# If $H$ is a maximum subgroup of a finite group $G$ of index $p$ then $G$ is cyclic of order $p^n$

Consider the following statement:

Let $$G$$ be a finite group, and $$H\lneq G$$ a proper subgroup that is maximum, meaning that every proper subgroup $$H'\lneq G$$ is contained in $$H$$. If $$[G:H]=p$$ with $$p$$ prime, then $$G$$ is cyclic of order $$p^n$$.

If every proper subgroup is contained in $$H$$, then we can take $$\sigma \in G\setminus H$$ (that is nonempty), and so $$\langle \sigma \rangle \nsubseteq H$$, then $$\langle \sigma \rangle$$ cannot be a proper subgroup, thus $$\langle \sigma \rangle =G$$. But why is the cardinality of $$G$$ a power of $$p$$?

Suppose $$G$$ is not a $$p$$-group, then any Sylow-$$p$$ subgroup of $$G$$ is a non-trivial (since $$[G:H] = p$$) proper subgroup of $$G$$. By assumption, $$H$$ contains this Sylow-$$p$$ subgroup, but this contradicts the fact that $$[G:H] = p$$.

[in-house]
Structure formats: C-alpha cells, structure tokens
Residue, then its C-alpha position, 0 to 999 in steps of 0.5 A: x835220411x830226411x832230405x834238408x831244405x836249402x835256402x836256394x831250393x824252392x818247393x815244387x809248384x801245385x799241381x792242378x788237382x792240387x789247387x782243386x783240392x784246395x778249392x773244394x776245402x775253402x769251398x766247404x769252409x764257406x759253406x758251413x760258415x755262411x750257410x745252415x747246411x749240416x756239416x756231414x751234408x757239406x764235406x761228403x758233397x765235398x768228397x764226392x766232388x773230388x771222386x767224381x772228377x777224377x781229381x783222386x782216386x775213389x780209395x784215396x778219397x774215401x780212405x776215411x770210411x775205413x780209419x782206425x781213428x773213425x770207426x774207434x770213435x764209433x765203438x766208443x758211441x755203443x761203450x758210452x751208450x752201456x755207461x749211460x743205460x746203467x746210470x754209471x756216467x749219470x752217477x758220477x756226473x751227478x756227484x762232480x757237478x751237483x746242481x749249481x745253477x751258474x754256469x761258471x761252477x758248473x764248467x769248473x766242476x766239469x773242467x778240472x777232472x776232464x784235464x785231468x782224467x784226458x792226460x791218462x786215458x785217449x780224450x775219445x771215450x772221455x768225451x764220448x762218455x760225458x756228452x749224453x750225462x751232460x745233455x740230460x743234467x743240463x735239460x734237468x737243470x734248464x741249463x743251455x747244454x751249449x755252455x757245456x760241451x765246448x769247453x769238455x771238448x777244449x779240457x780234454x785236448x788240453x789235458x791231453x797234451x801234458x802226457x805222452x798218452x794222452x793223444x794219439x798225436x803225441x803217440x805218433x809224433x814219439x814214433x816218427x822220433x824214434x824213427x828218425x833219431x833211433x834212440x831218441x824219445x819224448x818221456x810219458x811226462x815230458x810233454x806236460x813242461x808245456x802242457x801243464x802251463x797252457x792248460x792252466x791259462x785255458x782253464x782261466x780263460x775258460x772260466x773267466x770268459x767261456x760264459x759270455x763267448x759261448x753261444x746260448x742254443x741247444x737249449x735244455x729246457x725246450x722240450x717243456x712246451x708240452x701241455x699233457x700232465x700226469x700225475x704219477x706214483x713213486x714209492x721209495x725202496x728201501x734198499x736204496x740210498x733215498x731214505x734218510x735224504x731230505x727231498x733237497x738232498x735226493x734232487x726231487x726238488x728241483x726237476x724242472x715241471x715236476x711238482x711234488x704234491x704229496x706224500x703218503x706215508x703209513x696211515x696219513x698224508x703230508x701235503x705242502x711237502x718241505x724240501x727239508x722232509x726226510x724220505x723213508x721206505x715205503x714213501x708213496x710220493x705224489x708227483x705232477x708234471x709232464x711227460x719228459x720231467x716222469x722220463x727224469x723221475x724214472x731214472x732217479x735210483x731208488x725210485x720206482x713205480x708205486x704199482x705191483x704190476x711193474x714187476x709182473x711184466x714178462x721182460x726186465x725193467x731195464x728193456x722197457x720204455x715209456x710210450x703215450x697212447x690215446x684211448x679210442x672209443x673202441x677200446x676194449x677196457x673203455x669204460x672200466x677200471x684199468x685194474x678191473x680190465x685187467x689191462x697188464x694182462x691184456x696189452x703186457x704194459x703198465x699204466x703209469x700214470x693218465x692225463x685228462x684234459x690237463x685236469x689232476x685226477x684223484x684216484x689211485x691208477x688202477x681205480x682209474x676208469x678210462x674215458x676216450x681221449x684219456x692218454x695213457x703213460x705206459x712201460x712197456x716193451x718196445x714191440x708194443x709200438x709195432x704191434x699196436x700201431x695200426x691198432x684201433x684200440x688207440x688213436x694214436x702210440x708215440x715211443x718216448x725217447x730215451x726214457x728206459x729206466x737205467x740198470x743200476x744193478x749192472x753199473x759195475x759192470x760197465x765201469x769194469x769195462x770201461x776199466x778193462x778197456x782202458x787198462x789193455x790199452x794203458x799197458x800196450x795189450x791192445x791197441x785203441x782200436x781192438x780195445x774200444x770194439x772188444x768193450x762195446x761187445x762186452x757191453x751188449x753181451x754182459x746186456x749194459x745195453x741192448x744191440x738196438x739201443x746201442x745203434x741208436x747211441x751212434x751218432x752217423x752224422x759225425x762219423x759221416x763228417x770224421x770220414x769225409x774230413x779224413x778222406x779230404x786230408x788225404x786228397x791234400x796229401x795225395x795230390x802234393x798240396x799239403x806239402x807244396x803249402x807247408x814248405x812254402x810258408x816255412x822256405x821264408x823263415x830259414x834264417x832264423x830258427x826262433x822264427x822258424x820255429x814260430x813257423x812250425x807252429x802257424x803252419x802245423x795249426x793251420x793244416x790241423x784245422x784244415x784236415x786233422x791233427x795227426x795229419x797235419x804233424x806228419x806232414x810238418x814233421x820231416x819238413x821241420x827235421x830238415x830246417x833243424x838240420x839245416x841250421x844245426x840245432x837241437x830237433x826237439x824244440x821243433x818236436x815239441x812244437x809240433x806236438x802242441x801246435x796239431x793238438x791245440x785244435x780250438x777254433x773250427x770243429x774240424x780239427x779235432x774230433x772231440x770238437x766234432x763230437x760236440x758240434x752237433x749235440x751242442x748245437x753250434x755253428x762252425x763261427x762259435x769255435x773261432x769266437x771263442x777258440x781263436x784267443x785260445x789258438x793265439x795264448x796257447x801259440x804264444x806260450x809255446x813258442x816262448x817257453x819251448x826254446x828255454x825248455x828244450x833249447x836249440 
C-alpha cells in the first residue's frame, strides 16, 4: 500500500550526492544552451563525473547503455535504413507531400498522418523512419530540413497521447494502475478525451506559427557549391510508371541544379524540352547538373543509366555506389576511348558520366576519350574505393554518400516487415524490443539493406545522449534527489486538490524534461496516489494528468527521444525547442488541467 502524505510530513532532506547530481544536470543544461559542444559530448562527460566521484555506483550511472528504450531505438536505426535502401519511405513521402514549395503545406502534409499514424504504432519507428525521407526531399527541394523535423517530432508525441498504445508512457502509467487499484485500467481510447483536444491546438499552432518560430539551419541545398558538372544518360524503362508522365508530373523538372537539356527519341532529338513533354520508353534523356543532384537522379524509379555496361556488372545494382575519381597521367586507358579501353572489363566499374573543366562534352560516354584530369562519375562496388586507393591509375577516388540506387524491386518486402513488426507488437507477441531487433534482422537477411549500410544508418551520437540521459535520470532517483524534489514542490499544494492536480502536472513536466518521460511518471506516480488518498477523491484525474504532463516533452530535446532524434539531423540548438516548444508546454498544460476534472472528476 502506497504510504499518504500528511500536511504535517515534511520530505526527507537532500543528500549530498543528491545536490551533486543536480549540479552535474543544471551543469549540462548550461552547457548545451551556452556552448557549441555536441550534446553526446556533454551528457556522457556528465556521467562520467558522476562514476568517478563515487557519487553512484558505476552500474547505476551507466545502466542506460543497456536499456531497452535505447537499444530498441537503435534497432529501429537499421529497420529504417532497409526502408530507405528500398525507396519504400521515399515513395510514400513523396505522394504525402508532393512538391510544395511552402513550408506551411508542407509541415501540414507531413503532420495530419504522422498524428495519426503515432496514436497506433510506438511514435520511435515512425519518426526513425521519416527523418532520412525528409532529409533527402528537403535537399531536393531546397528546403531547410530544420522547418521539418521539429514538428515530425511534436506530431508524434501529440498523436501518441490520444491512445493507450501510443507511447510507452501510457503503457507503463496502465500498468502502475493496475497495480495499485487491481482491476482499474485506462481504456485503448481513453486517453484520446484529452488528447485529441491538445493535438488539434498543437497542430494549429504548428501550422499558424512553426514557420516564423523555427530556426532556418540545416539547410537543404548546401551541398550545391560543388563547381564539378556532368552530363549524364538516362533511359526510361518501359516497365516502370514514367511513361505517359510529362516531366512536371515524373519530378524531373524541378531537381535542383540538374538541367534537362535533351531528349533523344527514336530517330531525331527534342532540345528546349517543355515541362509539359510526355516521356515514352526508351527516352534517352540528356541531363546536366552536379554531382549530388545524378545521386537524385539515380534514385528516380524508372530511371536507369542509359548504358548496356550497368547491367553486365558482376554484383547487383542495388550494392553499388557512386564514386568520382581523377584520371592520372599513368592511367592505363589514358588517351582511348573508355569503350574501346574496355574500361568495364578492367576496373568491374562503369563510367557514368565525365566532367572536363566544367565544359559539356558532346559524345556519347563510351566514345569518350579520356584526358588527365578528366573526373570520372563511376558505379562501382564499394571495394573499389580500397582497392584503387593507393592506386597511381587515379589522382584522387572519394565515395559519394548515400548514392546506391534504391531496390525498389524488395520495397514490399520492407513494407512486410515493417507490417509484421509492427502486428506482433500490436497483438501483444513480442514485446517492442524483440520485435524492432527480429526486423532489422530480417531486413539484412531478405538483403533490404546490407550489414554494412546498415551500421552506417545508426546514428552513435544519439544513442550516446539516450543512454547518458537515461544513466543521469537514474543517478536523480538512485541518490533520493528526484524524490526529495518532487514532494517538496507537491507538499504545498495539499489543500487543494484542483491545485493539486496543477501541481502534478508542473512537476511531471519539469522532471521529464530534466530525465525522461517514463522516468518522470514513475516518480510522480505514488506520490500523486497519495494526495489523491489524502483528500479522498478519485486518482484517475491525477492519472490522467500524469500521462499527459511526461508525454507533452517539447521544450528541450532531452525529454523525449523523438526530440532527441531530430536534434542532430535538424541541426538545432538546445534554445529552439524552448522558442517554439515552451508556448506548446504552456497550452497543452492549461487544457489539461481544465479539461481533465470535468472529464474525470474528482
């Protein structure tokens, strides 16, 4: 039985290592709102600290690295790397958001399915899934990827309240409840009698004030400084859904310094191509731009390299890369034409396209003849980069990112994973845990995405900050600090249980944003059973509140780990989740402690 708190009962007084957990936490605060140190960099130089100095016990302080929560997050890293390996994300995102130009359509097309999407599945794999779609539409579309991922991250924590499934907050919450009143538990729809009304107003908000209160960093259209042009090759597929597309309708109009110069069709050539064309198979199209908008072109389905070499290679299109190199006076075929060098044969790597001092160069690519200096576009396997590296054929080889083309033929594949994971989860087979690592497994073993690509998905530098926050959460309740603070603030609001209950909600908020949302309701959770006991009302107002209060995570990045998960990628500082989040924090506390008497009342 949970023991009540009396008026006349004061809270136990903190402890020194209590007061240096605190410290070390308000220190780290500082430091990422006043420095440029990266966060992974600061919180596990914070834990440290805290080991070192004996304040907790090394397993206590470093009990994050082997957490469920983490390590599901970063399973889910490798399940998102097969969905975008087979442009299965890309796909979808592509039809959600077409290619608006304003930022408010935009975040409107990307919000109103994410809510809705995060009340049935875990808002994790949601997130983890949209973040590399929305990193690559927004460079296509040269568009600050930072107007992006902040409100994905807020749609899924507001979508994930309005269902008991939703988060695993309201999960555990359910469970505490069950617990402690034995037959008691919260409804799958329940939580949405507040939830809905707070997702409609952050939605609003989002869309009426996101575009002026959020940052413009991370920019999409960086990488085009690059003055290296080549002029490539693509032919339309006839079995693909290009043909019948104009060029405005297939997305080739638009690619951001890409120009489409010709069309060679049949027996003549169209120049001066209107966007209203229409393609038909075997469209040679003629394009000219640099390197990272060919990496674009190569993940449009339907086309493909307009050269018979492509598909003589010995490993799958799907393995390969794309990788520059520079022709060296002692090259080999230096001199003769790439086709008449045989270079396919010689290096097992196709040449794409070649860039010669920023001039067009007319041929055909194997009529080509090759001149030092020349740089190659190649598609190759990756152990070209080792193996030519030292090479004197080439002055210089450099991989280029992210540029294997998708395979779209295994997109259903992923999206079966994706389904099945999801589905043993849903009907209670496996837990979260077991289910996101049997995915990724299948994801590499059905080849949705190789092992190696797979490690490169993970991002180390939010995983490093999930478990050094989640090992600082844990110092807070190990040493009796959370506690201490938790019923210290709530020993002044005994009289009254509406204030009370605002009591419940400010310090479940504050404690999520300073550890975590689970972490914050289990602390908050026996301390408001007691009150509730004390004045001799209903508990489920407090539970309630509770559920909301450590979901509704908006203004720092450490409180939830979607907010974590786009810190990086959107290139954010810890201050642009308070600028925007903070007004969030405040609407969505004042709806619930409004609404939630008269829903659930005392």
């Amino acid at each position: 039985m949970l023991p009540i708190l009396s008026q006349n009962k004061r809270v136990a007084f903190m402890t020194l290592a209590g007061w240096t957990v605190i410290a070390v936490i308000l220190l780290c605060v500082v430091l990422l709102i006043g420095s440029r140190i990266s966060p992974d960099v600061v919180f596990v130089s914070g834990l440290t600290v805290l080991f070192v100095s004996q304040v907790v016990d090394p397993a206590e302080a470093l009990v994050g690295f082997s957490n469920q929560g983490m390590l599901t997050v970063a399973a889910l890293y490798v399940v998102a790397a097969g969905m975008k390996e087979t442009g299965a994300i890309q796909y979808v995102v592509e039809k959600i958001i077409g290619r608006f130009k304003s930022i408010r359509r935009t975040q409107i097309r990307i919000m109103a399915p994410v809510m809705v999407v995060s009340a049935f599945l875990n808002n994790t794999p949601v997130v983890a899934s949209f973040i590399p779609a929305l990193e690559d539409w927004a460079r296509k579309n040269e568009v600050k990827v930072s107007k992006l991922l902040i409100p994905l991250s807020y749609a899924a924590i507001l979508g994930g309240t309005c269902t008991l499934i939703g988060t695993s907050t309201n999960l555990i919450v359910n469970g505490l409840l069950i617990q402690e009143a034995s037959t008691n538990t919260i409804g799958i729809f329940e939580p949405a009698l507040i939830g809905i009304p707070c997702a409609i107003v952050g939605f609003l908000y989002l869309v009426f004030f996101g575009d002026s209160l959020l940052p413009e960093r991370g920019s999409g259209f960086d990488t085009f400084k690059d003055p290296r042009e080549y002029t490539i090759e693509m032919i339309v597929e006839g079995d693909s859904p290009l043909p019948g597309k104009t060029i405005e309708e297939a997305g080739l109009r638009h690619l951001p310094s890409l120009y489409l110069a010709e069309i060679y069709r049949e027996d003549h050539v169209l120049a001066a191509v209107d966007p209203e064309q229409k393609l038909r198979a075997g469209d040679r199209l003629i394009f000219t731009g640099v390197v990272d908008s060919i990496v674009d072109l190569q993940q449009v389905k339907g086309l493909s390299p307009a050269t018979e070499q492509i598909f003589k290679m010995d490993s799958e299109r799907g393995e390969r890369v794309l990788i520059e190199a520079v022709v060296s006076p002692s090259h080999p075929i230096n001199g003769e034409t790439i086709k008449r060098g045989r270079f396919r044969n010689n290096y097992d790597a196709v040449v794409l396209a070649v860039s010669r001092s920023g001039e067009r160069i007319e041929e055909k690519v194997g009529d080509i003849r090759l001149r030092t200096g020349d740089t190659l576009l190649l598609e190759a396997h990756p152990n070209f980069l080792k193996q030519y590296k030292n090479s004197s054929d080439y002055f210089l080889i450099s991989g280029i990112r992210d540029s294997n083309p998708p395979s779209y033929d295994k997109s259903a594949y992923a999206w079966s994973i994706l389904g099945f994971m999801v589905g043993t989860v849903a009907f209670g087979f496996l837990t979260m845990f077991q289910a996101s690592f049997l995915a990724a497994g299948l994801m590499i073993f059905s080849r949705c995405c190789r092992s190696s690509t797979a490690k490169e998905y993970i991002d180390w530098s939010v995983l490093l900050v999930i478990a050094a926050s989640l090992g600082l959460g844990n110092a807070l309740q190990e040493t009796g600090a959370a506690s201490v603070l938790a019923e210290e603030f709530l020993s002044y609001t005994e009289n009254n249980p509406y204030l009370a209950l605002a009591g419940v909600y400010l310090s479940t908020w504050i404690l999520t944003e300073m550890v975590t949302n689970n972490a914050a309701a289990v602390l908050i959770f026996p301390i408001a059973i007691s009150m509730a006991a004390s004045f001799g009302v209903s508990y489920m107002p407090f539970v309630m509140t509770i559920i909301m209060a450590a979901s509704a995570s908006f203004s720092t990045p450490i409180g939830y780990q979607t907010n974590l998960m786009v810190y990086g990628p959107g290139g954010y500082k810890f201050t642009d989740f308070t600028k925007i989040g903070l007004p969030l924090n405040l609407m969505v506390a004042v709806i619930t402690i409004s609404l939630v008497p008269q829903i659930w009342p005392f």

You know $$G$$ is cyclic. It cannot be infinite cyclic, since the infinite cyclic group does not have the given property (it has distinct maximal subgroups). So $$G$$ is cyclic of finite order $$n$$. Moreover, if $$H$$ is of order $$k$$, then $$n=kp$$. Write $$k=p^am$$ with $$\gcd(p,m)=1$$.
A cyclic group of order $$n$$ has unique proper subgroups of order $$d$$ for every proper divisor $$d$$ of $$n$$. All those subgroups are subgroups of $$H$$, hence their order must divide $$k=p^am$$. So if $$d$$ is a proper divisor of $$n=p^{a+1}m$$, then it is a divisor of $$p^am$$. In particular, $$p^{a+1}$$ is not a proper divisor of $$n$$ (since it is not a divisor of $$p^am$$); but it plainly is a divisor of $$n$$. So $$p^{a+1}=n$$ and $$n$$ is a power of $$p$$, as desired.